Energy-efficient Fine-grained Many-core Architecture for Video and DSP Applications

Zhibin Xiao

PhD Dissertation

VLSI Computation Laboratory

Department of Electrical and Computer Engineering

University of California, Davis

Technical Report ECE-VCL-2012-4, VLSI Computation Laboratory, University of California, Davis, 2012.

Abstract:

Many-core processor architecture has become the most promising computer architecture for next-generation computing. However, how to utilize the extra system performance for real applications such as video encoding is still challenging. This dissertation investigates architecture design, physical implementation and performance evaluation of a fine-grained many-core processor for advanced video coding with a focus on interconnection, topology, memory system and related parallel programming methodology.

A baseline residual encoder for H.264/AVC on a current generation fine-grained many-core system is proposed that utilizes no application-specific hardware. The 25-processor encoder encodes video sequences with variable frame sizes and can encode 1080p HDTV at 30 frames per second with 293~mW average power consumption by adjusting each processor to workload-based optimal clock frequencies and dual supply voltages—a 38.4% power reduction compared to operation with only one clock frequency and supply voltage. In comparison to published implementations on the TI C642 DSP platform, the design has approximately 2.9–3.7 times higher scaled throughput, 11.2–15.0 times higher throughput per chip area, and 4.5–5.8 times lower energy per pixel. Compared to a heterogeneous SIMD architecture customized for H.264, the presented design has 2.8–3.6 times greater throughput, 4.5–5.9 times higher area efficiency, and similar energy efficiency.

Next, this dissertation proposes novel processor shapes and inter-connection topologies for many-core processor arrays which result in an overall application processor that requires fewer cores and has a lower total communication length. The proposed topologies compared to the commonly-used 2D mesh and include two 8-neighbor topologies, two 5-nearest-neighbor and three 6-nearest-neighbor topologies—three of which utilize 5-sided or hexagonal processor tiles. A 1080p H.264/AVC residual video encoder and a complete 54 Mbps 802.11a/11g wireless LAN baseband receiver are mapped onto all topologies and compared. The methodology to implement an array of hexagonal-shaped processor tiles with industry-standard CAD tools and automatic place and route flow is described. A 16-bit DSP processor tile is tailored for all proposed topologies and implemented at 65 nm CMOS technology without full-custom layout. Results show that the 6-neighbor hexagonal tile and the 6-neighbor rectangular tile incur a 2.9% area increase per tile compared to the 4-neighbor 2D mesh, but their much more effective inter-processor interconnect yields an average total application area reduction of 21% and a total application inter-processor communication distance reduction of 19%.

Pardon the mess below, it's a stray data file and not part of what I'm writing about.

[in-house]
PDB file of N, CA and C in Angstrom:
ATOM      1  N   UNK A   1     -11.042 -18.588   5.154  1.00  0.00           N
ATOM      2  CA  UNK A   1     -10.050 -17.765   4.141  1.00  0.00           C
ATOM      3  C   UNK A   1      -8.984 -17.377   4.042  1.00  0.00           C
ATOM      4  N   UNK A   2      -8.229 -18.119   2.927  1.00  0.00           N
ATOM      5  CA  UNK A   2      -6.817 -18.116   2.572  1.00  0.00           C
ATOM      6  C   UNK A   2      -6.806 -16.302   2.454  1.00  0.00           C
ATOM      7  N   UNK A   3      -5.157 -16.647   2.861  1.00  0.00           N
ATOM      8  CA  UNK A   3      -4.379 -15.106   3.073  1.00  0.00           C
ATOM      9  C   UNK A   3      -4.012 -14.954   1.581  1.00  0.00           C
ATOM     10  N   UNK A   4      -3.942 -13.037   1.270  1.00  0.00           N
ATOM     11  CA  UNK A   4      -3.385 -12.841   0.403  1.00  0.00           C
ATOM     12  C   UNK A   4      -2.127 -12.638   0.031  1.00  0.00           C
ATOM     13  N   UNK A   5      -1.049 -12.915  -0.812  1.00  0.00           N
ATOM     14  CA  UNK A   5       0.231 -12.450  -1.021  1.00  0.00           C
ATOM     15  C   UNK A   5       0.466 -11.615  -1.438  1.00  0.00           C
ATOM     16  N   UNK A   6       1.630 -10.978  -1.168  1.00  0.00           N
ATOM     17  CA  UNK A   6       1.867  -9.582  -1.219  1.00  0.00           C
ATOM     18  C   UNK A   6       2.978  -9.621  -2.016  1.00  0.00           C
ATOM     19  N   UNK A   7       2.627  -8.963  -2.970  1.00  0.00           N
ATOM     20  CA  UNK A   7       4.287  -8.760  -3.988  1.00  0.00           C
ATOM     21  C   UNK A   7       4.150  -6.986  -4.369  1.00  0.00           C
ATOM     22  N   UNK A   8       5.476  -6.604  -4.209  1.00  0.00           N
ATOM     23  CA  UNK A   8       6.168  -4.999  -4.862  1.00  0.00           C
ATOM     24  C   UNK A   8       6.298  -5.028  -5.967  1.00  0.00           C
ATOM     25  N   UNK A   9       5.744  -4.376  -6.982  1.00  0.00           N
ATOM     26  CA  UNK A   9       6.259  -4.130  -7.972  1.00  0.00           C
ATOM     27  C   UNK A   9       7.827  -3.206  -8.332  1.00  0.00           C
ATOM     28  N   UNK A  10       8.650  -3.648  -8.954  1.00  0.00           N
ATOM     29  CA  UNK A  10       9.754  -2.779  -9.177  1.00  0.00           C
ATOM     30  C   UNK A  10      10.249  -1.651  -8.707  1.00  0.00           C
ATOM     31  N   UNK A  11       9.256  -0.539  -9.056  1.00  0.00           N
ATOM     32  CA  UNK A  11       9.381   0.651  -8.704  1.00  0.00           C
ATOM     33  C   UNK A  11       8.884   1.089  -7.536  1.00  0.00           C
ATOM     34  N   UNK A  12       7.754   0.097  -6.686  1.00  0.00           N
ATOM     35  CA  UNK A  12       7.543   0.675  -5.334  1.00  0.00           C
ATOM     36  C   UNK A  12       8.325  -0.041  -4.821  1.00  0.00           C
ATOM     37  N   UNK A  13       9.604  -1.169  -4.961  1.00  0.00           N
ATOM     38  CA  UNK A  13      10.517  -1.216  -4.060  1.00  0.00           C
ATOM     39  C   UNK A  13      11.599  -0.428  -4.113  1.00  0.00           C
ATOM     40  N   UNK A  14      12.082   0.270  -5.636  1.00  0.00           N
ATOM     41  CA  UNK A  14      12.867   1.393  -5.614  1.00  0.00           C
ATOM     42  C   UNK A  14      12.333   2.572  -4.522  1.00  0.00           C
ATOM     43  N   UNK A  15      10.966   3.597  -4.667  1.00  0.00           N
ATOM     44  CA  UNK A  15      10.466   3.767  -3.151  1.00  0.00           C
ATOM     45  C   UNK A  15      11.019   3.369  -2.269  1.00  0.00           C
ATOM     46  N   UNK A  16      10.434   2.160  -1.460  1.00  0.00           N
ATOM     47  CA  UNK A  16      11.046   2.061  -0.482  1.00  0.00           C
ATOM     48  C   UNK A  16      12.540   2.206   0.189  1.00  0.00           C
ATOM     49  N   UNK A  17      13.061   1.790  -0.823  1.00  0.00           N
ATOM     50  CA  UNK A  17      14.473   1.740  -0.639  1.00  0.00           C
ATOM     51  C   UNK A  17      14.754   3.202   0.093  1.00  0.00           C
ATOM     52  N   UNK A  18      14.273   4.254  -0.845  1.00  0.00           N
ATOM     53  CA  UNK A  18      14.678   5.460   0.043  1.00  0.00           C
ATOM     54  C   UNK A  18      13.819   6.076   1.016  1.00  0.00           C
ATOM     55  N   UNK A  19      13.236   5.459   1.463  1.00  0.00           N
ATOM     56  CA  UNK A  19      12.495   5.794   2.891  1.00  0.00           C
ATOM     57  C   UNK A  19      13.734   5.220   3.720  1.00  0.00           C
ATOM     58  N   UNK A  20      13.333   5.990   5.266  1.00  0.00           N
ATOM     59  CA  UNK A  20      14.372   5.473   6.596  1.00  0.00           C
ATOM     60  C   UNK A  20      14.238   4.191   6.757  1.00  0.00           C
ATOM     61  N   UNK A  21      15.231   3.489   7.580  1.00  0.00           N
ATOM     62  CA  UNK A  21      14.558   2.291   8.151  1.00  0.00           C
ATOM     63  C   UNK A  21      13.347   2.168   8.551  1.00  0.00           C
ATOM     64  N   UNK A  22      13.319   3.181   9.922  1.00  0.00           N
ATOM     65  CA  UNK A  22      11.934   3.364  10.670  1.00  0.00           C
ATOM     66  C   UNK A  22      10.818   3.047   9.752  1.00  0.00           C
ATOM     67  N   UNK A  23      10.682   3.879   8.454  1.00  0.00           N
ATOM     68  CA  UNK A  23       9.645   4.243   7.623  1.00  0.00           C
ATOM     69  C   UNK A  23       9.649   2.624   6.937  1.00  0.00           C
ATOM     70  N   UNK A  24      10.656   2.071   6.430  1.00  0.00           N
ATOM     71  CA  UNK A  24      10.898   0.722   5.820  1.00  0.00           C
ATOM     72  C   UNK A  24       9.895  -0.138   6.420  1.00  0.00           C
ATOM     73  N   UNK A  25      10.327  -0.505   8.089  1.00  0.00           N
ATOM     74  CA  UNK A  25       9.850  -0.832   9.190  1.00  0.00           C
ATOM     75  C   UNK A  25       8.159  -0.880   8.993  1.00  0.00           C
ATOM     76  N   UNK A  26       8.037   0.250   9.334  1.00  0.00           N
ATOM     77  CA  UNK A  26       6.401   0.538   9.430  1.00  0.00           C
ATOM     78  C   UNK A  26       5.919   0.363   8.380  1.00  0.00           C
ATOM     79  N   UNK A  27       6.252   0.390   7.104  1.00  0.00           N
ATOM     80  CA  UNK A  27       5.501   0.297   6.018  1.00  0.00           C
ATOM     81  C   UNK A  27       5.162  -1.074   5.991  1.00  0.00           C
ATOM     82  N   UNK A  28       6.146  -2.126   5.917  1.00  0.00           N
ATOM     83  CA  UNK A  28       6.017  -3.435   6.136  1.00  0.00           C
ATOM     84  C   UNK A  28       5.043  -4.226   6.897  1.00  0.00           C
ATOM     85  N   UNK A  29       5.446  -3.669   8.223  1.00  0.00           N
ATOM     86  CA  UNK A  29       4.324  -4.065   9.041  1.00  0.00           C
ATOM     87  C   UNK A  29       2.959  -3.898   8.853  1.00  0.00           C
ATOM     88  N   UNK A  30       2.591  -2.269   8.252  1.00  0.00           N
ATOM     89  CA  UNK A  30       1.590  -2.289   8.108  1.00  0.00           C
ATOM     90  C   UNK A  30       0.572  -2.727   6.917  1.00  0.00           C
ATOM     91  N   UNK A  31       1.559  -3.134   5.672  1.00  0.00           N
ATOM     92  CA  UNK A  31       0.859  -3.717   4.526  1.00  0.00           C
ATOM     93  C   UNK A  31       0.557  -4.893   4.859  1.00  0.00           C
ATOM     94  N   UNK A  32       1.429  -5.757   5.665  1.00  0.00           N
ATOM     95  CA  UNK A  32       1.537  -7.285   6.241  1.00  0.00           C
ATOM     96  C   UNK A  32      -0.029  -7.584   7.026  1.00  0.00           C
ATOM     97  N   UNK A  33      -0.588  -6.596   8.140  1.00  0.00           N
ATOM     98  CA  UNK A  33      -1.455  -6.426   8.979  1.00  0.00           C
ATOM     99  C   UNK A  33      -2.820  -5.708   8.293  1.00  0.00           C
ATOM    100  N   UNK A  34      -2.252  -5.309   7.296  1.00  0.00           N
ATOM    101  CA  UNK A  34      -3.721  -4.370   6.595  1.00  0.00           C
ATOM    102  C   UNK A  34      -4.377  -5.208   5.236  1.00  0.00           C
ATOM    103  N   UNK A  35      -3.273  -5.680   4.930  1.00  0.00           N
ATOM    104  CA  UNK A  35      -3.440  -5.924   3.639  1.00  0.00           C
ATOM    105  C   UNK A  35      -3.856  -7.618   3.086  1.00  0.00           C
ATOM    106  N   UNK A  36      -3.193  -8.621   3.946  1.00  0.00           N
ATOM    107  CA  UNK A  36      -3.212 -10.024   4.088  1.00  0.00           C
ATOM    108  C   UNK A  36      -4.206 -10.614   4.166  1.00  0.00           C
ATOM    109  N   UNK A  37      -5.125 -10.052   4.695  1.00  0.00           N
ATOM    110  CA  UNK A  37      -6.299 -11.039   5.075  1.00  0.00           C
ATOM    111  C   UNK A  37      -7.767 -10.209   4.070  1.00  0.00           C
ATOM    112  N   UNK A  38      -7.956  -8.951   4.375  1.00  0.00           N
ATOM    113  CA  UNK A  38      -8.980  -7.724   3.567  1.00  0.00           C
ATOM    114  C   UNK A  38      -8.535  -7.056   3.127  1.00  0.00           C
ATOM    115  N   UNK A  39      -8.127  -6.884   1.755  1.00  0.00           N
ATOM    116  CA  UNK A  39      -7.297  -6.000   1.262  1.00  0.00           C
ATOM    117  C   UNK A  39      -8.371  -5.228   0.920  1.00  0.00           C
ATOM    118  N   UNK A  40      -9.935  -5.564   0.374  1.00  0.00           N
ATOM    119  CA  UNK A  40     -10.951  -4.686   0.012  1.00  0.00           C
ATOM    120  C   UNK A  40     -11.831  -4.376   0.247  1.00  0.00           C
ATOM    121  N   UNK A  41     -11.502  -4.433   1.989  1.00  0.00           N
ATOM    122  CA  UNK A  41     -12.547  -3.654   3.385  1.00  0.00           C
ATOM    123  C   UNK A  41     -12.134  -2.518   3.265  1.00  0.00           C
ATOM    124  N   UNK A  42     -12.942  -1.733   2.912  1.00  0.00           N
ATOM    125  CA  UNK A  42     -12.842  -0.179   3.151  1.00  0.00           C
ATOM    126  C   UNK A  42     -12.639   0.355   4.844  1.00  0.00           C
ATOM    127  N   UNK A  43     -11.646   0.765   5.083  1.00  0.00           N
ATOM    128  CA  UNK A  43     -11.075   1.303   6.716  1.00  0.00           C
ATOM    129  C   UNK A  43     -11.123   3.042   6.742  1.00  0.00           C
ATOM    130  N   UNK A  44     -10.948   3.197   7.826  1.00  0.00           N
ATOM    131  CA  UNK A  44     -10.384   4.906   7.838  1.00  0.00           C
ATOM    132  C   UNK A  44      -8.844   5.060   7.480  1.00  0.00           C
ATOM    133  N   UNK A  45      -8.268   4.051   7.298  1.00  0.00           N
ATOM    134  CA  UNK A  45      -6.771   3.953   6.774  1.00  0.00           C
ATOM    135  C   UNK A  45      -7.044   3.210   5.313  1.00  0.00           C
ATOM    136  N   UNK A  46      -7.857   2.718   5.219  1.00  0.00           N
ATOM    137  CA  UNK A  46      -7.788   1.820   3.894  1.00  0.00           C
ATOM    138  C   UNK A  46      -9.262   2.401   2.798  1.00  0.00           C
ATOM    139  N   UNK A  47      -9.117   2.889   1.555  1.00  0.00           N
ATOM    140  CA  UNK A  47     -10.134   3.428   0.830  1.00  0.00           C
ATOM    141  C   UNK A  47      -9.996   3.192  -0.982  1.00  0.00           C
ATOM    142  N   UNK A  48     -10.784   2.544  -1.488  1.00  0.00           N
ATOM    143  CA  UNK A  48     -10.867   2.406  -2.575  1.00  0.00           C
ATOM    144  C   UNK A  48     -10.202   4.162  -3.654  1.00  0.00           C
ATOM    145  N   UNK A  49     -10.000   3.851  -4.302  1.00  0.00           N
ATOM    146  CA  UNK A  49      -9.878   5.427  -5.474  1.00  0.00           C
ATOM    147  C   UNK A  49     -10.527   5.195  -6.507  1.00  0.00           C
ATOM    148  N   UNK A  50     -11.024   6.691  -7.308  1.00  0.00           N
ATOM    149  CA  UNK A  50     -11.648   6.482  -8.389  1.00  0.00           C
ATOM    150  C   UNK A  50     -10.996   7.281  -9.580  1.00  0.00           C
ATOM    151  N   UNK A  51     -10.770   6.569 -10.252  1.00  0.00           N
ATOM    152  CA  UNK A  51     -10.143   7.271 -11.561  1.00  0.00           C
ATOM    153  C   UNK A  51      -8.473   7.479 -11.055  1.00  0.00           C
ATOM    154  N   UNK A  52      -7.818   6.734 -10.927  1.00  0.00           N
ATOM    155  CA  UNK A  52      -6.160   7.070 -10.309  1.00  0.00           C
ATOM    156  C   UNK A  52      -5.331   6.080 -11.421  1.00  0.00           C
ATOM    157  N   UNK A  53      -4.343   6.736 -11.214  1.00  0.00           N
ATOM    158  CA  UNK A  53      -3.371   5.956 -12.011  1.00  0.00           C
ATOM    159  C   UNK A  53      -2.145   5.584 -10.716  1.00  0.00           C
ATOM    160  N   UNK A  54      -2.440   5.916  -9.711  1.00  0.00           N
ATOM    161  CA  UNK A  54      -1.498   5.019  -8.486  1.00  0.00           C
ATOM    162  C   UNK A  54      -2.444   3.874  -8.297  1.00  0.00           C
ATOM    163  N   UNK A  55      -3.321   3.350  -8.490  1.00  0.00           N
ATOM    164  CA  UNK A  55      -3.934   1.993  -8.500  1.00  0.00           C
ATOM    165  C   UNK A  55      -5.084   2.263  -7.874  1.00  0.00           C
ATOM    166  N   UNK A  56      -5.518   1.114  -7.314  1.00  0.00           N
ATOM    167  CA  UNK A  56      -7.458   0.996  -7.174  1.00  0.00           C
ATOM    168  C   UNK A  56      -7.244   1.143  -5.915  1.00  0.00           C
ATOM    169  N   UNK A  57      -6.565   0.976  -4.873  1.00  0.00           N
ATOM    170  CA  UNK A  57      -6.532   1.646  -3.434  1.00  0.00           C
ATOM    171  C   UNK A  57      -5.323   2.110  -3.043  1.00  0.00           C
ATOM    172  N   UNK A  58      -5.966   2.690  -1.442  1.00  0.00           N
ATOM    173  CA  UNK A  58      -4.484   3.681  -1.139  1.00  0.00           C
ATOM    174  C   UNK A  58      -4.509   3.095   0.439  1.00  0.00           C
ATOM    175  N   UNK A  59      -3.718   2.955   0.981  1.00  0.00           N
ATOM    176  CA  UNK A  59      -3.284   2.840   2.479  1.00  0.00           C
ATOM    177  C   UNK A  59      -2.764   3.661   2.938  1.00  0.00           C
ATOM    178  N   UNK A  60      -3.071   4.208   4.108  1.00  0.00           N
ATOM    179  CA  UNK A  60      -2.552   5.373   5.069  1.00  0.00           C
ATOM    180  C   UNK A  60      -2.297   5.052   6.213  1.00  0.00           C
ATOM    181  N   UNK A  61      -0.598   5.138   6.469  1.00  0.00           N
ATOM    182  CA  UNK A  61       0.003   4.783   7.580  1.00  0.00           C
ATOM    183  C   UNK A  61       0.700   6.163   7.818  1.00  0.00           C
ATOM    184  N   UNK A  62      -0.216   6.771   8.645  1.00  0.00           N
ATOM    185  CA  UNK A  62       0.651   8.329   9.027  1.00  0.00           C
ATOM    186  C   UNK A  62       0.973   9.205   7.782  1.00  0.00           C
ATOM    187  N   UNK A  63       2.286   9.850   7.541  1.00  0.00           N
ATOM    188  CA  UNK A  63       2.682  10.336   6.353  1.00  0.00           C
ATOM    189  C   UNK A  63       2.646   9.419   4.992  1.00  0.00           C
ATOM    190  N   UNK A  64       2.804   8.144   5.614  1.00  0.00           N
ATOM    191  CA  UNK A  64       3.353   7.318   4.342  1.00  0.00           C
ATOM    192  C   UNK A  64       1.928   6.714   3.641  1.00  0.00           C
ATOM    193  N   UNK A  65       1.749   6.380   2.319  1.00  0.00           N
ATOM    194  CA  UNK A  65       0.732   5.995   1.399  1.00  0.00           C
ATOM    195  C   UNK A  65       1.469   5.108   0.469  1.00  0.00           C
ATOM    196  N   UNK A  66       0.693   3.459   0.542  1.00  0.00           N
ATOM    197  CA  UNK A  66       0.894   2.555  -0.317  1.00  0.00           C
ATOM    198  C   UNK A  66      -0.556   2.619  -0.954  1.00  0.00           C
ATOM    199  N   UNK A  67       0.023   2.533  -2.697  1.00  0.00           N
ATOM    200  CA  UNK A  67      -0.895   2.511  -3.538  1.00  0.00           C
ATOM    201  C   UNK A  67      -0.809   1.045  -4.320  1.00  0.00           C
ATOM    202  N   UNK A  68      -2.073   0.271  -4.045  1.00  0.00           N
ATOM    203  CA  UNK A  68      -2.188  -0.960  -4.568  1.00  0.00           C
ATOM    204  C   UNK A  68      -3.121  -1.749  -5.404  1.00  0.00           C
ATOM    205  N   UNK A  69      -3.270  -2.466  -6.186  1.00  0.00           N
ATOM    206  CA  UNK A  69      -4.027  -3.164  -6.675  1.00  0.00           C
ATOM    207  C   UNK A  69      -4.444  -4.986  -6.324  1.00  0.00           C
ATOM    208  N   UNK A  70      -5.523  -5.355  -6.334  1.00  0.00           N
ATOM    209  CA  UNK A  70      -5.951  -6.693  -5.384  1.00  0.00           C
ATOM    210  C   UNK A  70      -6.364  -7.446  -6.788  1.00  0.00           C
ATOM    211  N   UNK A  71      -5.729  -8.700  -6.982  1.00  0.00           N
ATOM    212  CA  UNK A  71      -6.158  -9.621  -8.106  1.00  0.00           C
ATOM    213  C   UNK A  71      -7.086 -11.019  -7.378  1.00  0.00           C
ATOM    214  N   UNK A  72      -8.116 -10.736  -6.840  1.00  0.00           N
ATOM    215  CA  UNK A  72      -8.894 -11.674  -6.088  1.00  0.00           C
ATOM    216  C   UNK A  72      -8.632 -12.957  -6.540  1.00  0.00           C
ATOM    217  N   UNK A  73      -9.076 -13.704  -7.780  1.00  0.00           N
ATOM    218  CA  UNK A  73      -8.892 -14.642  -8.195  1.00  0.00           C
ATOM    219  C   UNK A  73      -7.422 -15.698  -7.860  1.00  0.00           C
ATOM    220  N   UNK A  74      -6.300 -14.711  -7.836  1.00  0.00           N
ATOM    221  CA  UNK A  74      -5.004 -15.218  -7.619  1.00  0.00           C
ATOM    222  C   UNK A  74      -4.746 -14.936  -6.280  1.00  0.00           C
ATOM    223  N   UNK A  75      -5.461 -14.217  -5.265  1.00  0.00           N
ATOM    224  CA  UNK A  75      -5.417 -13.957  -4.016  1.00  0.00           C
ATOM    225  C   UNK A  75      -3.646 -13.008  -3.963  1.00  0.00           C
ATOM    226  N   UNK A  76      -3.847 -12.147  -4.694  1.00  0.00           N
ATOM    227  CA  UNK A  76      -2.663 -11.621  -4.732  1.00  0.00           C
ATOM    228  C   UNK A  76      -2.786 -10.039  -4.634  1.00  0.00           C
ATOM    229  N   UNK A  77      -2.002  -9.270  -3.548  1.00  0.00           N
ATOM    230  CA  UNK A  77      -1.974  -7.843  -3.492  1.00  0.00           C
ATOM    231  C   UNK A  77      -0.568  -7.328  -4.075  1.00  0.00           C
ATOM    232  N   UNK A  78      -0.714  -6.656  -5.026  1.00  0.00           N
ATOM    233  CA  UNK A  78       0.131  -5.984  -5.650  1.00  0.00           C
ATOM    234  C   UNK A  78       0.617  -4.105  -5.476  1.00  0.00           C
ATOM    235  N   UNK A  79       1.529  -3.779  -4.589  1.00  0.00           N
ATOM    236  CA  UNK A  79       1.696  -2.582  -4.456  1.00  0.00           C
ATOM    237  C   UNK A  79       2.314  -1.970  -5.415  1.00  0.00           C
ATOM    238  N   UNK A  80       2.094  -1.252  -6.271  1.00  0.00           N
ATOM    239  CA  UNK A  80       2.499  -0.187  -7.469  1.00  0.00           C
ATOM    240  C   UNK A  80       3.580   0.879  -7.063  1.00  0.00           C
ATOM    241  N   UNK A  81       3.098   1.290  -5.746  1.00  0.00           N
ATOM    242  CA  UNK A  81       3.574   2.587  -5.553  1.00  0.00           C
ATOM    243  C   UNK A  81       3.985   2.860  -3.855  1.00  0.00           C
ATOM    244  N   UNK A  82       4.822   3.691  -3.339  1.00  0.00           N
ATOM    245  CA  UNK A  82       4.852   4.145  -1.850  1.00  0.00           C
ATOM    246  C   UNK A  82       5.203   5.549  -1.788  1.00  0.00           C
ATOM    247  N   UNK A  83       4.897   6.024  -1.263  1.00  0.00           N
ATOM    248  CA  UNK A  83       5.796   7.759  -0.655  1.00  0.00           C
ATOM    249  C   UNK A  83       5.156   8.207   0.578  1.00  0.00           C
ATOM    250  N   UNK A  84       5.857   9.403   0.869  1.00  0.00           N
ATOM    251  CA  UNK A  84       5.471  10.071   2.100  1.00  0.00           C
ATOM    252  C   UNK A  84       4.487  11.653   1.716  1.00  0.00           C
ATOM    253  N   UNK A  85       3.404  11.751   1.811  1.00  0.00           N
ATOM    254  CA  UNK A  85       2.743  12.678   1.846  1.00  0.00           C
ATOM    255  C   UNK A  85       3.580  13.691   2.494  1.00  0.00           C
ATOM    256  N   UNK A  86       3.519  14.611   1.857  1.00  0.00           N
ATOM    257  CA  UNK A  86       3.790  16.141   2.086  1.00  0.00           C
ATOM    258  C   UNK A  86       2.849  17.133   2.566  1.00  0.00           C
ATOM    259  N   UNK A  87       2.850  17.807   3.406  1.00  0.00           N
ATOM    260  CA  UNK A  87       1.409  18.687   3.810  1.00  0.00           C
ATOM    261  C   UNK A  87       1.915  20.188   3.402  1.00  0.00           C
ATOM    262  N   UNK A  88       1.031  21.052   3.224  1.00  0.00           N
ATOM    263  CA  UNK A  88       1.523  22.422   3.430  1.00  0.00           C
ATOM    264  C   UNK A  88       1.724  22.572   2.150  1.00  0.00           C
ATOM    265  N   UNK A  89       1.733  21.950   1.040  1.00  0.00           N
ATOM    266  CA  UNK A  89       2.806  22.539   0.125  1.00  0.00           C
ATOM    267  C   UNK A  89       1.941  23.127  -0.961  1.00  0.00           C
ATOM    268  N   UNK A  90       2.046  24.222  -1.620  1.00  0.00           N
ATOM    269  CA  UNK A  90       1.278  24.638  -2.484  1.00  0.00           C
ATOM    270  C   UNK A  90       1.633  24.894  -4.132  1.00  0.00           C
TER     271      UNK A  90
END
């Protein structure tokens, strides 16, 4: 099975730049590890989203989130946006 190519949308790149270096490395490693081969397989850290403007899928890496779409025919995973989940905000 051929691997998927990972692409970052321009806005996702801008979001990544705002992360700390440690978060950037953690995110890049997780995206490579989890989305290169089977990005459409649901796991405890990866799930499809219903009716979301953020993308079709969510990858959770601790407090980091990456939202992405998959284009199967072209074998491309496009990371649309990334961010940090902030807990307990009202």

Motivated by the fact that video encoding tasks normally read and write a block of data at one time in one transaction, the third part of this dissertation proposes a novel source synchronous bufferless shared memory to enable safe memory sharing among multiple processors with different clock domains. Compared with the previous FIFO buffered memory design, the bufferless memory module achieves lower latency, higher throughput, lower area overhead and lower power consumption. The bufferless memory module also supports direct communication with far-away processors through the existing processor-processor circuit switch interconnection network. The implementation results show that a 16~KB bufferless memory module reduces 58% single memory access latency and has higher burst-mode throughput (1%) compared to the 16~KB buffered memory module. The bufferless memory module also reduces the area overhead from 63% to 17% compared with buffered memory module, which yields a power reduction by 43%.

Dissertation Copy

PDF (3.06 MB), (c) Copyright, 2012

Reference

Zhibin Xiao, “Energy-efficient Fine-grained Many-core Architecture for Video and DSP Applications,” Ph.D Dissertation, Technical Report ECE-VCL-2012-4, VLSI Computation Laboratory, ECE Department, University of California, Davis, 2012.

BibTeX entry

@phdthesis{zxiao:vcl:phdthesis,
author      = {Zhibin Xiao},
title       = {Energy-efficient Fine-grained Many-core Architecture for Video and DSP Applications},
school      = {University of California},
year        = 2012,
address     = {Davis, CA, USA},
month       = Dec.,
note        = {\url{http://www.ece.ucdavis.edu/vcl/2014/09/16/20/}}
}

Support Acknowledgment

This work is supported by ST Microelectronics, Intel Corporation, UC Micro, NSF Grant 0430090 and CAREER Award 0546907, SRC GRC Grant 1598, CSR Grant 1659, Intellasys Corporation, S~Machines and the support of the C2S2 Focus Center, one of six research centers funded under the Focus Center Research Program (FCRP), a Semiconductor Research Corporation entity.


VCL Lab | ECE Dept. | UC Davis

 

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